During the elevator ride to see the first patient, Belcher informs Uncle Dirk that one of the oncology patients he visited last year is out of the hospital and doing well.
“Every time she sees your photo on a billboard or on TV, she says, ‘Mommy! Look! Uncle Dirk!.’ ”
Belcher often has to juggle the order of visits when patients are receiving treatment or asleep.
Evan, 9, is first on this year’s list for good reason. He’s about to have surgery. In fact, it’s been delayed 10 minutes after word came of Uncle Dirk’s arrival.
Outside Evan’s room, surgical transport team members, waiting with a gurney, smile while Uncle Dirk slips on latex gloves.
Before entering each room, Uncle Dirk wants to know the child’s name and things he or she likes to do.
“Where’s my man Evan?” Uncle Dirk says, entering the room. Evan is sitting up in bed, waiting, wide-eyed.
Evan is given two wrapped packages. Evan soon learns that Uncle Dirk not only likes to see the gifts being unwrapped, but contents removed from boxes and tried.
Beaming Evan thanks Uncle Dirk while donning his new silver Beats headphones.
“I’ll tell you what, Dirk,” Evan’s mother says. “He hasn’t had a smile all day, so thank you for making him smile. We were a little bummed because we thought we might miss you.”
For his next visit, with John, a Spruce High School 10th grader, Uncle Dirk not only must put on a new set of gloves, but a gown and mask. Not that it makes any difference to John, his speechless family members or Uncle Dirk.
“You’re taller in person. Man, you’re a giant!” John exclaims.
“I get that a lot,” Uncle Dirk says.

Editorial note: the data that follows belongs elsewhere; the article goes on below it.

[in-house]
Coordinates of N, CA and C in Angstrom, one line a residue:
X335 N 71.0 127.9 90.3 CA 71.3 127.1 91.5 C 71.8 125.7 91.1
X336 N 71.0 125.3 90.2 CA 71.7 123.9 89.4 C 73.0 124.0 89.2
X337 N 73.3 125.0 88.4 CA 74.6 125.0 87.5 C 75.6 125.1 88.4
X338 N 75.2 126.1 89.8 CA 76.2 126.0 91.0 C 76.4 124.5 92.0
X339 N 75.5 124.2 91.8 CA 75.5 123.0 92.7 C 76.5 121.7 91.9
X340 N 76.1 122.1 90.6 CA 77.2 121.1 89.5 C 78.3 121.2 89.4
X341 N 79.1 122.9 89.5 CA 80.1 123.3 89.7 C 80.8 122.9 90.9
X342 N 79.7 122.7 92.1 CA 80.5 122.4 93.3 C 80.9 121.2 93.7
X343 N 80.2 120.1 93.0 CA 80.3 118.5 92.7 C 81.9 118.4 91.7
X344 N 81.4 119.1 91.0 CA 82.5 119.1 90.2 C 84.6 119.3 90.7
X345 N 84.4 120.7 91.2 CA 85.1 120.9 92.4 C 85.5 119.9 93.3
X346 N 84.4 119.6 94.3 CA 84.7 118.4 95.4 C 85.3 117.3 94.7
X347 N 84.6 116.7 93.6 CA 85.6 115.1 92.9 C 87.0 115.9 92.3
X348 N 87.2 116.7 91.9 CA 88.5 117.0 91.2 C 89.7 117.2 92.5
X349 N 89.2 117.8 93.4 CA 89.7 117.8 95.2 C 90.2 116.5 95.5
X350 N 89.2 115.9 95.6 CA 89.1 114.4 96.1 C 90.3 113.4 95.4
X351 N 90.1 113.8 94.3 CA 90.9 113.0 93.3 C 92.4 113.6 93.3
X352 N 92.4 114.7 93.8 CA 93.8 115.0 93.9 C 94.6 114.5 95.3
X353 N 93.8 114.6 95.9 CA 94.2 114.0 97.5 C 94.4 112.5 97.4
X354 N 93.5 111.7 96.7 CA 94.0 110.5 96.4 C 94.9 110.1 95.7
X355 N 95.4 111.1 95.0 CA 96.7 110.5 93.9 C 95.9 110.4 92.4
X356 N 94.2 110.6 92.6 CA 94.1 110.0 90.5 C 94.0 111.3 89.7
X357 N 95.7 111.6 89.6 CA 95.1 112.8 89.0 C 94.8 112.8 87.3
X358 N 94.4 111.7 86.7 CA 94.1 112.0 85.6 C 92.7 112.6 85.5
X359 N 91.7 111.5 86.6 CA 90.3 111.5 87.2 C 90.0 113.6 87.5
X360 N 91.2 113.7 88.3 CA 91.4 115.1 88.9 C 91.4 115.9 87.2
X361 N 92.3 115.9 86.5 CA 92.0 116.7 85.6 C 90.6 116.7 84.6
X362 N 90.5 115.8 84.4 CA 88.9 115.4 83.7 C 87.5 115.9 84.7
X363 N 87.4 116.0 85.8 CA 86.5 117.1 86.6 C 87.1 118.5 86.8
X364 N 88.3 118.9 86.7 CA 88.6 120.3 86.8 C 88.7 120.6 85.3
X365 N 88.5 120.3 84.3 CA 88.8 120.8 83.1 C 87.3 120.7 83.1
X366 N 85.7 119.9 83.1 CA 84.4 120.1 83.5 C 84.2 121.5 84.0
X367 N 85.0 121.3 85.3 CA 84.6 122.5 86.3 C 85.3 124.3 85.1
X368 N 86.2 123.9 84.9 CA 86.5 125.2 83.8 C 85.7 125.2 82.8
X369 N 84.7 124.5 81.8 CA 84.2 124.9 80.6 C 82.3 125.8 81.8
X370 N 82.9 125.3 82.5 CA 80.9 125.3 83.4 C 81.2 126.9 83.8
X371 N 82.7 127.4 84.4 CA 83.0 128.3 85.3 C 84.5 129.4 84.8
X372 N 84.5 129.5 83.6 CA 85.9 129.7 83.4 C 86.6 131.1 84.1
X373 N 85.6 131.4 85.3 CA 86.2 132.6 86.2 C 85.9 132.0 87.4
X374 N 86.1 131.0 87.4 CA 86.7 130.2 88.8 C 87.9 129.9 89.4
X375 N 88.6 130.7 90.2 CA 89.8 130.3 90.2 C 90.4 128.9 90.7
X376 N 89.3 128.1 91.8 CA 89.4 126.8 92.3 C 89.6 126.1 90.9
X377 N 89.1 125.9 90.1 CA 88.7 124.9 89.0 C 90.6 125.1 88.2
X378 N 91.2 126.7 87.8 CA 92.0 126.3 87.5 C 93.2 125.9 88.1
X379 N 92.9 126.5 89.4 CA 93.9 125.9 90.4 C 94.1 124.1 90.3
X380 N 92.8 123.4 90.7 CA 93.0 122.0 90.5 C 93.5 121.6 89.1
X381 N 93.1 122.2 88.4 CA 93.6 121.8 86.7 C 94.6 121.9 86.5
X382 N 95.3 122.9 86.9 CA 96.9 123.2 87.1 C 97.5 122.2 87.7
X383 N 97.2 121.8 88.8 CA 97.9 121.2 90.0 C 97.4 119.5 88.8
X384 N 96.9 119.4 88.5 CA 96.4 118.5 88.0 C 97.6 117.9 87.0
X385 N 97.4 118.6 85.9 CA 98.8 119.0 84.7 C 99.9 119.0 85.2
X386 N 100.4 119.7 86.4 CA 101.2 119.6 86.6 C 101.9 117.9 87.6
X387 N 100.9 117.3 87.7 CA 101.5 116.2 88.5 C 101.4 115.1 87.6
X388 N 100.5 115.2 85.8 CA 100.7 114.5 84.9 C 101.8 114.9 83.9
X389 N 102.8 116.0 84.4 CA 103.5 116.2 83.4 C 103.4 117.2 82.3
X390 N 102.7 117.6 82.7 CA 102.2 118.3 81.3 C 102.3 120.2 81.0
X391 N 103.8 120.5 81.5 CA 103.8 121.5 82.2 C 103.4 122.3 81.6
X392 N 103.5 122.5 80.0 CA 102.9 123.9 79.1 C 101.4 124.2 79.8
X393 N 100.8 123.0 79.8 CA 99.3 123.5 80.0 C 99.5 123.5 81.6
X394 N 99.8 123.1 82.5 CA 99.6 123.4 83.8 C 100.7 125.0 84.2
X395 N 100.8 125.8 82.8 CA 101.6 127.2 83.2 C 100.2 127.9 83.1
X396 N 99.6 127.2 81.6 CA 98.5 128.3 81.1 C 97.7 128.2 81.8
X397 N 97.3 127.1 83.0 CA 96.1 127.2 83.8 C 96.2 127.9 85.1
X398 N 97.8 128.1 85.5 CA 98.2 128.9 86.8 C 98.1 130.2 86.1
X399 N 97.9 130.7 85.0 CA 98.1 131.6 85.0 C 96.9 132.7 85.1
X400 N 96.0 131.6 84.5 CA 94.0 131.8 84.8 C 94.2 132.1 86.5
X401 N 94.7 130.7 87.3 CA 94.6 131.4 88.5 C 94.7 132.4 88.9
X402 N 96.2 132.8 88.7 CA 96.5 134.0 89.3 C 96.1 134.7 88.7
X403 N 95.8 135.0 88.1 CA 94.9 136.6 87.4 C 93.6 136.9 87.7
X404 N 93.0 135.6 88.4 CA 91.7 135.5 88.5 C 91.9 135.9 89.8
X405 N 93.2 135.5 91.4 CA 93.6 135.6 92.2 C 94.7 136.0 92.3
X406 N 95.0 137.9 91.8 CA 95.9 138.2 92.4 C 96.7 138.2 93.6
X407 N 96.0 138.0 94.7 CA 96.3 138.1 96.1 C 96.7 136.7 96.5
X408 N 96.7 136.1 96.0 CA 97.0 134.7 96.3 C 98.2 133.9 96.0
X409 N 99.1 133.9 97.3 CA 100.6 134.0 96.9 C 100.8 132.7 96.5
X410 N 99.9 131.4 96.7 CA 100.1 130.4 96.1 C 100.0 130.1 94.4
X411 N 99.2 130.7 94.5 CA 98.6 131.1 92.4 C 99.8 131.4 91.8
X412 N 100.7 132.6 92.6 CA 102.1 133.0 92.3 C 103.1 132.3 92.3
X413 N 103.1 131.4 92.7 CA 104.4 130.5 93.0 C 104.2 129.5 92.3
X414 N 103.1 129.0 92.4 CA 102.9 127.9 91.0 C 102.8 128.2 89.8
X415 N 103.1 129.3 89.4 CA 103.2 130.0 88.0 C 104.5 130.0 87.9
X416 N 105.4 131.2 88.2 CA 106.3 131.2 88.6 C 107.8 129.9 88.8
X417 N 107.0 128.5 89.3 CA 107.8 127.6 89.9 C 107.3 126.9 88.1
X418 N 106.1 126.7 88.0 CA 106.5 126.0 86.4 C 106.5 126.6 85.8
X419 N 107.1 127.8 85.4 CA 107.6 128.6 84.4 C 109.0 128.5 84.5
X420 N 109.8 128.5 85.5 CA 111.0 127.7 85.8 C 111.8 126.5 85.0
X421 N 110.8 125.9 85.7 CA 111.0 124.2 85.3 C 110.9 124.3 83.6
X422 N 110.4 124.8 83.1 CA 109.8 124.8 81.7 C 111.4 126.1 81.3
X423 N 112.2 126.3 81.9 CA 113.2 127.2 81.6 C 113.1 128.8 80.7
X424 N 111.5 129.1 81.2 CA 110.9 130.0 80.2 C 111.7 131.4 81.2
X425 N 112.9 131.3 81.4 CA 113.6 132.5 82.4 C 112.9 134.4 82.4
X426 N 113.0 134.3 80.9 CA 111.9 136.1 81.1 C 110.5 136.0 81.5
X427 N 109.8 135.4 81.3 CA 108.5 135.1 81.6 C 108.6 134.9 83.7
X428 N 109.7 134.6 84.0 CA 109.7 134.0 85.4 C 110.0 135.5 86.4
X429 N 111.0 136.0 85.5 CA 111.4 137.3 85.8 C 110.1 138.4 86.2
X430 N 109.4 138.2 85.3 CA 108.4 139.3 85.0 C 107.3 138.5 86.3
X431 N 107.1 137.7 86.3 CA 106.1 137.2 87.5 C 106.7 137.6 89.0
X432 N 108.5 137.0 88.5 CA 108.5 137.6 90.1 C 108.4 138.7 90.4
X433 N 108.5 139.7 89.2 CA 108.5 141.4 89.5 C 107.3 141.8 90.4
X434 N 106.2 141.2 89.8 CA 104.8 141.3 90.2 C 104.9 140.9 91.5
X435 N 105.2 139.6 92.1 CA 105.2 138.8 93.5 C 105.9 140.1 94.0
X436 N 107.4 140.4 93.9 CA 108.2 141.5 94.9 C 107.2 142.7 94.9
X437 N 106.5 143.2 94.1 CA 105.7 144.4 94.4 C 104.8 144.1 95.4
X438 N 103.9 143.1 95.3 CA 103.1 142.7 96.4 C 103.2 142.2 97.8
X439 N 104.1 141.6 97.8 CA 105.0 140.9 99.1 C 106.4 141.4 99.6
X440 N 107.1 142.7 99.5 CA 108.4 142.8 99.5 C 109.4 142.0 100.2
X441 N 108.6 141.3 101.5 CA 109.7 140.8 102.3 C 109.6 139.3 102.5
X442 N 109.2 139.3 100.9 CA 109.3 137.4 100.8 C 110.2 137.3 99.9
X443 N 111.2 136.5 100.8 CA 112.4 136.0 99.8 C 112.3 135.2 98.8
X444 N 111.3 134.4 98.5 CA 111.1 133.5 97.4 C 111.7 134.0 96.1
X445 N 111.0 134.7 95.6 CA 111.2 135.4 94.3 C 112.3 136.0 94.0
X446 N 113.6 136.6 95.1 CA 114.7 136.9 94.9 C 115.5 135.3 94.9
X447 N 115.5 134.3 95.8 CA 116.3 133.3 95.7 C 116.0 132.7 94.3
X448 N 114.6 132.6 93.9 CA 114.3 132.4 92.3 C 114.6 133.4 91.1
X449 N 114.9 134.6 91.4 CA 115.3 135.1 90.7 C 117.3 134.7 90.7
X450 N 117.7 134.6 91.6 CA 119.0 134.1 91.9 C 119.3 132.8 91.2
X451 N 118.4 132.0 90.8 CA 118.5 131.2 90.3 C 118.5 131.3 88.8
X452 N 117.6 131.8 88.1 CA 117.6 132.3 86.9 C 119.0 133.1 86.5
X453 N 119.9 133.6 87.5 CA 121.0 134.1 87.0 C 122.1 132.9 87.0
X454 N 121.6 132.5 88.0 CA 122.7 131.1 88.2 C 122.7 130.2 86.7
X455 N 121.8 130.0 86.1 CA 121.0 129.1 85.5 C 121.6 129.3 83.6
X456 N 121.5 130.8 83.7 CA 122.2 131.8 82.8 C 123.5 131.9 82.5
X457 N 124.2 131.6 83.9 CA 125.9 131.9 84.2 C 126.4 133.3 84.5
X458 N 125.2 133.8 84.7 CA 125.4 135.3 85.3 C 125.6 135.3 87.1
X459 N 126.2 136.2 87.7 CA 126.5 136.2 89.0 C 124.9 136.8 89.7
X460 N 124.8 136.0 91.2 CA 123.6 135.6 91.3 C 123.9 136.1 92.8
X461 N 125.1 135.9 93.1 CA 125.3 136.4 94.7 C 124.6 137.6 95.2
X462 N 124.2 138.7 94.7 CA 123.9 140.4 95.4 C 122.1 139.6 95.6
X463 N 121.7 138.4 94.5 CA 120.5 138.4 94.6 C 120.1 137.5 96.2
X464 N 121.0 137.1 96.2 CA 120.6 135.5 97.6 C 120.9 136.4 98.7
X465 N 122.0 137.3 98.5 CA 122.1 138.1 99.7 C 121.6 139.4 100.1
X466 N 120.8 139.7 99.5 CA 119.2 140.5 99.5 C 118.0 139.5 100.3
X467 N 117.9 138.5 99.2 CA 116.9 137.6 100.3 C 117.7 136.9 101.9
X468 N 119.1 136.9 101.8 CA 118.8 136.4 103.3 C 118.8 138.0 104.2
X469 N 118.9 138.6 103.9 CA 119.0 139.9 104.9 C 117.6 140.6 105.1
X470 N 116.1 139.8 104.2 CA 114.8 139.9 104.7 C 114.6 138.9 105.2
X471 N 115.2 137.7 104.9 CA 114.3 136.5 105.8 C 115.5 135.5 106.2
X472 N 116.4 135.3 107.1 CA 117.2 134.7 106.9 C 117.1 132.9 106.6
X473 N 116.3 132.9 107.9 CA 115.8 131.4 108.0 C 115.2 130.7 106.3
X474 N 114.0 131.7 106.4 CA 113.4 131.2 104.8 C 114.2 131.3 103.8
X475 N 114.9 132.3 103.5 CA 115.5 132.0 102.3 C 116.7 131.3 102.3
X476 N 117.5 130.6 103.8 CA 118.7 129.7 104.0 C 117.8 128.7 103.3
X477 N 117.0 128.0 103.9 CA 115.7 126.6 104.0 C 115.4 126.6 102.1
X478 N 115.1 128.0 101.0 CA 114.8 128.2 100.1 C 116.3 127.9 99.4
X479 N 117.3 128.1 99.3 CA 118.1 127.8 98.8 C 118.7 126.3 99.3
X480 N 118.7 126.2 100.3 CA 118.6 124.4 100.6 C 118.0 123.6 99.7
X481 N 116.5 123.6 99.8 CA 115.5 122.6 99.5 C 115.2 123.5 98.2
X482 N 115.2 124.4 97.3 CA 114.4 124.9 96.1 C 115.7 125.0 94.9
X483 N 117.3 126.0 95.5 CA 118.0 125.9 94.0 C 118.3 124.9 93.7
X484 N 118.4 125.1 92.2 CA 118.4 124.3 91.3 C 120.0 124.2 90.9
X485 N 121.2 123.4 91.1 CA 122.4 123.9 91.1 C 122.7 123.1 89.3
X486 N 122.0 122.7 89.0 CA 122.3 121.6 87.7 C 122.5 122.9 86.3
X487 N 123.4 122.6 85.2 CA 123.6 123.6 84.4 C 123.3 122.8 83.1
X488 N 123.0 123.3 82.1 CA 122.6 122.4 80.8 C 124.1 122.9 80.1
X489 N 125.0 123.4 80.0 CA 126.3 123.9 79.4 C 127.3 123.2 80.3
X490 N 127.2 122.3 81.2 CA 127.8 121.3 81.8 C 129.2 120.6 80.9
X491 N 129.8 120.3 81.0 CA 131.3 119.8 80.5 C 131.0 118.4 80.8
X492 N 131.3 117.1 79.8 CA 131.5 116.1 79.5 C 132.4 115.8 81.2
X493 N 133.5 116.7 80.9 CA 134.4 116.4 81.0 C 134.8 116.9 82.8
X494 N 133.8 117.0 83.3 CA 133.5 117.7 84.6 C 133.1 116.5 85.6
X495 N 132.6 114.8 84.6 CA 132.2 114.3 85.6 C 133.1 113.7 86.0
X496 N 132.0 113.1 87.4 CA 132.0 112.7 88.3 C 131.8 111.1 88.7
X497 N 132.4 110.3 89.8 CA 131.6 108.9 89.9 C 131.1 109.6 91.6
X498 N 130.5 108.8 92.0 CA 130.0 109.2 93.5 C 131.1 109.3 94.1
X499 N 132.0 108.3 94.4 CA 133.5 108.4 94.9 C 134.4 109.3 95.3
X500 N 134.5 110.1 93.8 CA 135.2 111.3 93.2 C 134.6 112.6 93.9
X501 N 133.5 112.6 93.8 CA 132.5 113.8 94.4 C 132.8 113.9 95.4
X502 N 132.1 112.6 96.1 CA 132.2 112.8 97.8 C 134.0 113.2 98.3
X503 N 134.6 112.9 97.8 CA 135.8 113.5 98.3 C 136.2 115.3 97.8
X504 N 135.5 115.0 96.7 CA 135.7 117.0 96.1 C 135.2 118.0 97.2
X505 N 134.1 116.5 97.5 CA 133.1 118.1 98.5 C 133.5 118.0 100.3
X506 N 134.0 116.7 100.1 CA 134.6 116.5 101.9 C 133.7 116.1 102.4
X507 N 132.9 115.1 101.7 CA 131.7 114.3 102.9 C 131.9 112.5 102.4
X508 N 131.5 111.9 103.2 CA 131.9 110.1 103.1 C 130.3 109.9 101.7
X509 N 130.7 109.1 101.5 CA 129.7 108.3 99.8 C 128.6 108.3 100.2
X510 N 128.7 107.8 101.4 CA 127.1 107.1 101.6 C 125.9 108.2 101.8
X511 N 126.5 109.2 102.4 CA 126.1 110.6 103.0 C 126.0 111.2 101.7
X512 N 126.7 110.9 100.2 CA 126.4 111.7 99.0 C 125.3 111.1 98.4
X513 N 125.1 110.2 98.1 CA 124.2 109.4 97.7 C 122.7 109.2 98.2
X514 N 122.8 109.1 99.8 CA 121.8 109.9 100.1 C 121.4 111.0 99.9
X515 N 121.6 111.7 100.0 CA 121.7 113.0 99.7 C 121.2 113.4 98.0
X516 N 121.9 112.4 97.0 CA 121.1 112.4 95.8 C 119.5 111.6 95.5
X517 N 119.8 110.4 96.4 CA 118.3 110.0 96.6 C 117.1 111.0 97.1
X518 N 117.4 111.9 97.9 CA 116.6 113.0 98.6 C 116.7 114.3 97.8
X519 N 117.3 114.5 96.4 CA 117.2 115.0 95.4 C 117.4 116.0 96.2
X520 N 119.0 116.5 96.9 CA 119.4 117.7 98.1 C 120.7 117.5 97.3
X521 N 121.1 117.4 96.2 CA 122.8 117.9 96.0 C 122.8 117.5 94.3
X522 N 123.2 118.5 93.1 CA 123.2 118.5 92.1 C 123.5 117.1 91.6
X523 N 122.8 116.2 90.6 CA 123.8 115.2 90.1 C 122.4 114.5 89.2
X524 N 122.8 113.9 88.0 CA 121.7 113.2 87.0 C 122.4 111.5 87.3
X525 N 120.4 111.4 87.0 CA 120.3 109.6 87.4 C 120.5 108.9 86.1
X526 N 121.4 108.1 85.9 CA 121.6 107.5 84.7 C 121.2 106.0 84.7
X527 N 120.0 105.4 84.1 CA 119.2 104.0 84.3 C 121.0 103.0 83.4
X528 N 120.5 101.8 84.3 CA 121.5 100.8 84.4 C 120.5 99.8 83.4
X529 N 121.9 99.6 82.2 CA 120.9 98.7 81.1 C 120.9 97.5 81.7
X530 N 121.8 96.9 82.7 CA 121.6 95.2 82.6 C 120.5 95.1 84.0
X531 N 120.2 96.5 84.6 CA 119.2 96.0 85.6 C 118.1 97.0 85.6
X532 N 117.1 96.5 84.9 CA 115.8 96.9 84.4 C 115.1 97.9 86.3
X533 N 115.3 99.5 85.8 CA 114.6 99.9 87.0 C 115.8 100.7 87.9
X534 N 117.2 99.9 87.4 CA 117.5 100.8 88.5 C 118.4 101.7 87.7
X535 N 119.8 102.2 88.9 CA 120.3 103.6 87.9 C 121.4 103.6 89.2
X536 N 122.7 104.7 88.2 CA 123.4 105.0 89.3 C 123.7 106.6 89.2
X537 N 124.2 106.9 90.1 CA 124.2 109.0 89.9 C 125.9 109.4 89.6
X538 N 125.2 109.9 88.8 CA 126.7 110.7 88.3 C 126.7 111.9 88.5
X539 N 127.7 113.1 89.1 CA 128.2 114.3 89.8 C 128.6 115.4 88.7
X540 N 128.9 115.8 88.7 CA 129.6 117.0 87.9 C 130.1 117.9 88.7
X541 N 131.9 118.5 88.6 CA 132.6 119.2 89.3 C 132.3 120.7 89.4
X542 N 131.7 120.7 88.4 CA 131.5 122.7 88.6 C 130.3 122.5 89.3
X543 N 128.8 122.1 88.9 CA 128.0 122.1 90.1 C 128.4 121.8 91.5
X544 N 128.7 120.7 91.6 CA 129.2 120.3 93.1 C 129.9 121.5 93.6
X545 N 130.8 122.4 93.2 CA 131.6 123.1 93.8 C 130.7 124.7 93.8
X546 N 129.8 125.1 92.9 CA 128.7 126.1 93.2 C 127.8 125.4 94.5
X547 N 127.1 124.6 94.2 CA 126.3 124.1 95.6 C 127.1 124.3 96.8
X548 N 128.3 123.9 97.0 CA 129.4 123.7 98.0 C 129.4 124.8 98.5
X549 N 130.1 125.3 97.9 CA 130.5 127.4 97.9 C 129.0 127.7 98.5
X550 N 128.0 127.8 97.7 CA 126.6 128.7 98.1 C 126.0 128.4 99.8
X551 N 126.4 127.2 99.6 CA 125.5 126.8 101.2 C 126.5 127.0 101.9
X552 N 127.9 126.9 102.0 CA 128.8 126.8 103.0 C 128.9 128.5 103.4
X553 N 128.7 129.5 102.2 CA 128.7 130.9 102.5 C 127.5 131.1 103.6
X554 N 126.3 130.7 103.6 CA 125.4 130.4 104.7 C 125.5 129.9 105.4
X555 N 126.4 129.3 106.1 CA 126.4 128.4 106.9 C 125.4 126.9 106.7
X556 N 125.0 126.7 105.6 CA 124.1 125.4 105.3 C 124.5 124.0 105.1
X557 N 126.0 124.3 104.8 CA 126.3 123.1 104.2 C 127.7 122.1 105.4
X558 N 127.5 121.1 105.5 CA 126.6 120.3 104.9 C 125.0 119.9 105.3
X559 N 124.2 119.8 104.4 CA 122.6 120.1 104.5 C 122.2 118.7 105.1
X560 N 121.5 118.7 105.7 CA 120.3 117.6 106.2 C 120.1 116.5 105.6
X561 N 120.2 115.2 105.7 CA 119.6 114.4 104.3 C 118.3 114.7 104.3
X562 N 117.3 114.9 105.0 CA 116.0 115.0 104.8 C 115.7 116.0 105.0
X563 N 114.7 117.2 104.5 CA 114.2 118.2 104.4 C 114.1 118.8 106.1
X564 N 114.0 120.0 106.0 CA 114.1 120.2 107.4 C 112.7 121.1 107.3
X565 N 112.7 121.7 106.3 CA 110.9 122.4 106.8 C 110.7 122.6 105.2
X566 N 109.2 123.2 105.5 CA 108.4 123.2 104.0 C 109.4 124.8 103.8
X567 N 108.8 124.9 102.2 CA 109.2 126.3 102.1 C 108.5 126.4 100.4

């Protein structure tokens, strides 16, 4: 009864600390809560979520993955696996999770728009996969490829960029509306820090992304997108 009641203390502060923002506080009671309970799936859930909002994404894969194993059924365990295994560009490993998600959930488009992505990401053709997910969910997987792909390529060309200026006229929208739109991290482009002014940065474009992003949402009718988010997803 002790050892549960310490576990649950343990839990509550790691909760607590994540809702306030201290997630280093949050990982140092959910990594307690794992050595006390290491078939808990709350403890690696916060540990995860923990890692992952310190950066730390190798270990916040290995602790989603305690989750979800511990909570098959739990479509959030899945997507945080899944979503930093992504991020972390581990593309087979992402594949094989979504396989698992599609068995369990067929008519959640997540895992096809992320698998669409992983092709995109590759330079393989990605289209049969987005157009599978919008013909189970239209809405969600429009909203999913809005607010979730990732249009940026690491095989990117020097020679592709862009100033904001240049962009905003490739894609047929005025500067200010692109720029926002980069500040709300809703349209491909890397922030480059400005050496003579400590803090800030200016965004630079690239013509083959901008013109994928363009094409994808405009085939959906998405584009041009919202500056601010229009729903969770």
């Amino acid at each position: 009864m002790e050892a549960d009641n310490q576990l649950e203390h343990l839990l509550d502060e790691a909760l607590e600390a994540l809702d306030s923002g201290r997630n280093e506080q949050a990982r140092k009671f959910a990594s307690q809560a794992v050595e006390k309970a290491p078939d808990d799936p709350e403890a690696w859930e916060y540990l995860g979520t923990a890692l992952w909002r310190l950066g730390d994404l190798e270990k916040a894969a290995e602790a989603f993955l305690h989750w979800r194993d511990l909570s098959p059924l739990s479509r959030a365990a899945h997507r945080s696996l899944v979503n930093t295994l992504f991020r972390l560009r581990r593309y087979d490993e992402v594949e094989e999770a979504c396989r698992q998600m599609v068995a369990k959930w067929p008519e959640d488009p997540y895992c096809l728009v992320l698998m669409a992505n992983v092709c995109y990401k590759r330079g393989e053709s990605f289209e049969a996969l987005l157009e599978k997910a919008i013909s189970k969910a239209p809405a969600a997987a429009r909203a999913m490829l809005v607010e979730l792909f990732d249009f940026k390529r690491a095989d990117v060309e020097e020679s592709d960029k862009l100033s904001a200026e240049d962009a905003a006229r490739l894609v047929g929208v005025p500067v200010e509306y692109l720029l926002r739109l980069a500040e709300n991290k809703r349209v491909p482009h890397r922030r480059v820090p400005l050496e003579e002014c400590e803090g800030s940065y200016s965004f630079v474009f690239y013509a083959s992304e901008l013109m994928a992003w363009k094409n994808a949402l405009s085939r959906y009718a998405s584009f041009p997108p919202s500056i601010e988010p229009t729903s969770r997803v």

After a conversation about school and sports, John, wearing his new Beats, poses for photos with Uncle Dirk. After a few shots, John’s family members, including his roughly 5-foot-5 father, are asked to join in.
“Come on over, little daddy!” says Uncle Dirk, to John’s cackling delight.
In most years, the only person who accompanies Uncle Dirk into patients’ rooms is Danny Bollinger, the Mavericks’ longtime photographer and a close Nowitzki friend.
Bollinger primarily comes to take keepsake photos for patients and their families. Through the years, affable Bollinger and Uncle Dirk have become as synchronized a tandem as Nowitzki and former Mavs pick-and-roll sidekick Jason Terry.
Initially awestruck in Uncle Dirk’s presence, kids soon seem to forget they are tethered to intravenous catheters, oxygen tubes and vital-sign monitors.
Such is the case for Lizzy Hock, 4.
All she knew was someone tall was coming, which still didn’t prepare her for the sight of Uncle Dirk ducking under the doorway and into her room.
“Sorry, we’re just a little star-struck,” Lizzy’s mom, Angela, says.
“Don’t be, don’t be,” Uncle Dirk says.
Fortunately, Uncle Dirk has been told Lizzy is a big Frozen fan, as is his 3-year-old daughter Malaika. Uncle Dirk helps Lizzy unwrap a 39-inch Elsa doll, personally snips all the annoying plastic ties and lays Elsa across Lizzy’s blanket-covered legs.
“I like him. Lot,” Lizzy says to her mom of Uncle Dirk.
Angela explains that Lizzy, who has Down syndrome, was diagnosed with leukemia on Sept. 30 and has been hospitalized three months.
“Thank you,” Angela tells Uncle Dirk, handing him a package of chocolates she gives to each of Lizzy’s holiday visitors to celebrate Christ’s birth. “This is a huge blessing for us. We are very grateful.”